Update: Twitter, the microblogging site loved for its social networking savoir faire and despised for its lack of reliability, has bought search software maker Summize.
The news prompted the blogosphere to fall all over itself in covering this marriage, in which five Summize engineers will move to San Francisco to join the popular startup.
The key issue: Summize's search technology could help Twitter actually monetize its platform with contextual ad placement. Twitter, on which millions of users write short, one-sentence posts about what they're up to, is popular but has been lambasted for too much downtime and for not having a money-making business model.
This, most agree, will be important as it seeks to grow and move forward online. Twitter doesn't want Google and other rival platforms to render it obsolete so it needs to make money from all of its Web users somehow. Online advertising is the way to go. People aren't going to start paying for Twitter, so what other option is there?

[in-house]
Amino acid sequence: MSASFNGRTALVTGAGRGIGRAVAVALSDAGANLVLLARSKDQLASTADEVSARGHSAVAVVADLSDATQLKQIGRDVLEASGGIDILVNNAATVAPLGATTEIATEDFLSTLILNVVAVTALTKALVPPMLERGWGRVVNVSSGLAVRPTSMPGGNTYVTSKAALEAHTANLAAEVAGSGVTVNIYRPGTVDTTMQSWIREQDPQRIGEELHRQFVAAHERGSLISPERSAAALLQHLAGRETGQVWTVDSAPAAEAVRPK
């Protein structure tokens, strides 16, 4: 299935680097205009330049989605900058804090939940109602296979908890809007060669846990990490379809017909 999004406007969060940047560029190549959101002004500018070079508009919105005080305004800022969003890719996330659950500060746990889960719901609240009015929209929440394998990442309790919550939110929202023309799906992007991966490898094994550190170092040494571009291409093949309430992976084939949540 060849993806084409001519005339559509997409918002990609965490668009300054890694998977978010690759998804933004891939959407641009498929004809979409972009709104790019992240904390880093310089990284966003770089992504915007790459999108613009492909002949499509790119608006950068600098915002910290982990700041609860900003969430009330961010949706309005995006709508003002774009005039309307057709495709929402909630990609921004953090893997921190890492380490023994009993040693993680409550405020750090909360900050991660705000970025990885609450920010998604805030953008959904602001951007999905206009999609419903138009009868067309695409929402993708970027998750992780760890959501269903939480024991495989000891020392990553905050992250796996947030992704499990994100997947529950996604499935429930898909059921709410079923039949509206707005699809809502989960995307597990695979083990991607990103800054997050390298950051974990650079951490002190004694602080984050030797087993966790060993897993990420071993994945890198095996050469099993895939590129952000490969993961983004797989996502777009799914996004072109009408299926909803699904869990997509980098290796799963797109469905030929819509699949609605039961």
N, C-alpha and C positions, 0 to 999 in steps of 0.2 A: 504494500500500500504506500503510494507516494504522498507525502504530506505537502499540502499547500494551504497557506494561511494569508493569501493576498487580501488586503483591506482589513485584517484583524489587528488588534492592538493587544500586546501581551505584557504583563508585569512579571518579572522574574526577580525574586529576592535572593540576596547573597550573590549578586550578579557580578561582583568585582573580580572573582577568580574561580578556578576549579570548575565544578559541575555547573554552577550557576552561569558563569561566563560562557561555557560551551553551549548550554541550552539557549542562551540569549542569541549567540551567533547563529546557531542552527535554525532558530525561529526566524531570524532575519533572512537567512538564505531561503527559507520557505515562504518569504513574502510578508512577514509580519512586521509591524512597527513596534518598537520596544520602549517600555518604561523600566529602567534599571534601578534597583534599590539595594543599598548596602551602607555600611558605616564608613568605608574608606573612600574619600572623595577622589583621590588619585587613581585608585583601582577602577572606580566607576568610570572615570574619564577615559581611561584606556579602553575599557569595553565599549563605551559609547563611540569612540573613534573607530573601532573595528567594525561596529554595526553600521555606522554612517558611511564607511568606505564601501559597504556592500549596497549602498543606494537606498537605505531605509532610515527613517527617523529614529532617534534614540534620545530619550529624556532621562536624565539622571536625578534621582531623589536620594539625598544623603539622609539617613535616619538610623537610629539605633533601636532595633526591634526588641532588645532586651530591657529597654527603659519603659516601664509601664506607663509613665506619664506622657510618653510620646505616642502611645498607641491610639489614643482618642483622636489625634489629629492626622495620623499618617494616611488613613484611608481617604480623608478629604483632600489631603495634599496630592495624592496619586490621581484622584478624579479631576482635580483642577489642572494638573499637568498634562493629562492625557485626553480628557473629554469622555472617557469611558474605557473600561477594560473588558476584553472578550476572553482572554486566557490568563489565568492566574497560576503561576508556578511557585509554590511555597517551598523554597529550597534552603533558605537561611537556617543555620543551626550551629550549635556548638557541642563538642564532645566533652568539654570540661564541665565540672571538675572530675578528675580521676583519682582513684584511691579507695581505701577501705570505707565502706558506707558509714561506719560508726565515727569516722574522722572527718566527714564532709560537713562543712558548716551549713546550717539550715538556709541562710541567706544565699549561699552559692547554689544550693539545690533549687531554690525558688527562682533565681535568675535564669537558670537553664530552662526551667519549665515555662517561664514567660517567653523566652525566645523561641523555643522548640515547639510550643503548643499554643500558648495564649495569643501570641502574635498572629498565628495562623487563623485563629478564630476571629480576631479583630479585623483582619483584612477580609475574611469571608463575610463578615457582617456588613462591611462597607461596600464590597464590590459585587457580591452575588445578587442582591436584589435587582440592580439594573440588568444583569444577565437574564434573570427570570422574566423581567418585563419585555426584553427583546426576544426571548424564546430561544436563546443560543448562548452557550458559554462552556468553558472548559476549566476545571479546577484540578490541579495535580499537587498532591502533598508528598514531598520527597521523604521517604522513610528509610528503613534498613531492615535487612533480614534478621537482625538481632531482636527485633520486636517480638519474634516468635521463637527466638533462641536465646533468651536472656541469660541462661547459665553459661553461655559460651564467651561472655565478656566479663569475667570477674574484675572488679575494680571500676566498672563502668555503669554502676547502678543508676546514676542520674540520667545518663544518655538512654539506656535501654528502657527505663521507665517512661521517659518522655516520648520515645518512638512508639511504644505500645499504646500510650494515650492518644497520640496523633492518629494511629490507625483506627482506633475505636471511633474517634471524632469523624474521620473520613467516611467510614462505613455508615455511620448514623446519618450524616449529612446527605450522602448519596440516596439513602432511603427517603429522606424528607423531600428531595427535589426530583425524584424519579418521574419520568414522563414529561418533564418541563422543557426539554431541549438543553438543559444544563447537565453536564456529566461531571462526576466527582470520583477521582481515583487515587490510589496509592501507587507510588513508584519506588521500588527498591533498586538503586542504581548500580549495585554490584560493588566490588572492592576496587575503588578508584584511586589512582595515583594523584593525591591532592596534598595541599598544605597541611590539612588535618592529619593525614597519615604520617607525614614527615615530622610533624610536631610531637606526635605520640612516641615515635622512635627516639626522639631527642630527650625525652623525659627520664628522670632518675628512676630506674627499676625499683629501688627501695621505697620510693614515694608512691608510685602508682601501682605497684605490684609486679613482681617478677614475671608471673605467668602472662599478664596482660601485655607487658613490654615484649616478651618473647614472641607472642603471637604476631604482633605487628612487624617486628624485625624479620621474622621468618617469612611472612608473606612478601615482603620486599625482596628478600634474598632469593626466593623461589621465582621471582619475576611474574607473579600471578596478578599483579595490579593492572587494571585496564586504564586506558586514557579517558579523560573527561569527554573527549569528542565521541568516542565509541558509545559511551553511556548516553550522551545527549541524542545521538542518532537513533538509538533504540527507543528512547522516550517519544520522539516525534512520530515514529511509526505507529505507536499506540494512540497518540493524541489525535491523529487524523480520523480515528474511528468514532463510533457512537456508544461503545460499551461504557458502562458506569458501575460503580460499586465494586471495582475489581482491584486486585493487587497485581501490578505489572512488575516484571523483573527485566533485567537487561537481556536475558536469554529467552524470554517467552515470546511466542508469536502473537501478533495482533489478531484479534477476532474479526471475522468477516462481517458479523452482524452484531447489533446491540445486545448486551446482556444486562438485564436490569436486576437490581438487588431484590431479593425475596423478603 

Summize makes a search tool explicitly to help users search Twitter. Like Twitter, Summize offers an API so other products and services can filter updates. The Summize service and API will be merged with Twitter's own API to enhance projects developed on the Twitter platform.
Wrote Twitter co-founder Biz Stone in a blog post July 15:
"There is an undeniable need to search, filter, and otherwise interact with the volumes of news and information being transmitted to Twitter every second. We will be adding search and its related features to the core offering of Twitter in the very near future."
Stone also noted service performance remains Twitter's first and foremost priority and that adding five top engineers to the team should further this goal. I e-mailed him, asking him exactly how they would help improve service. He responded: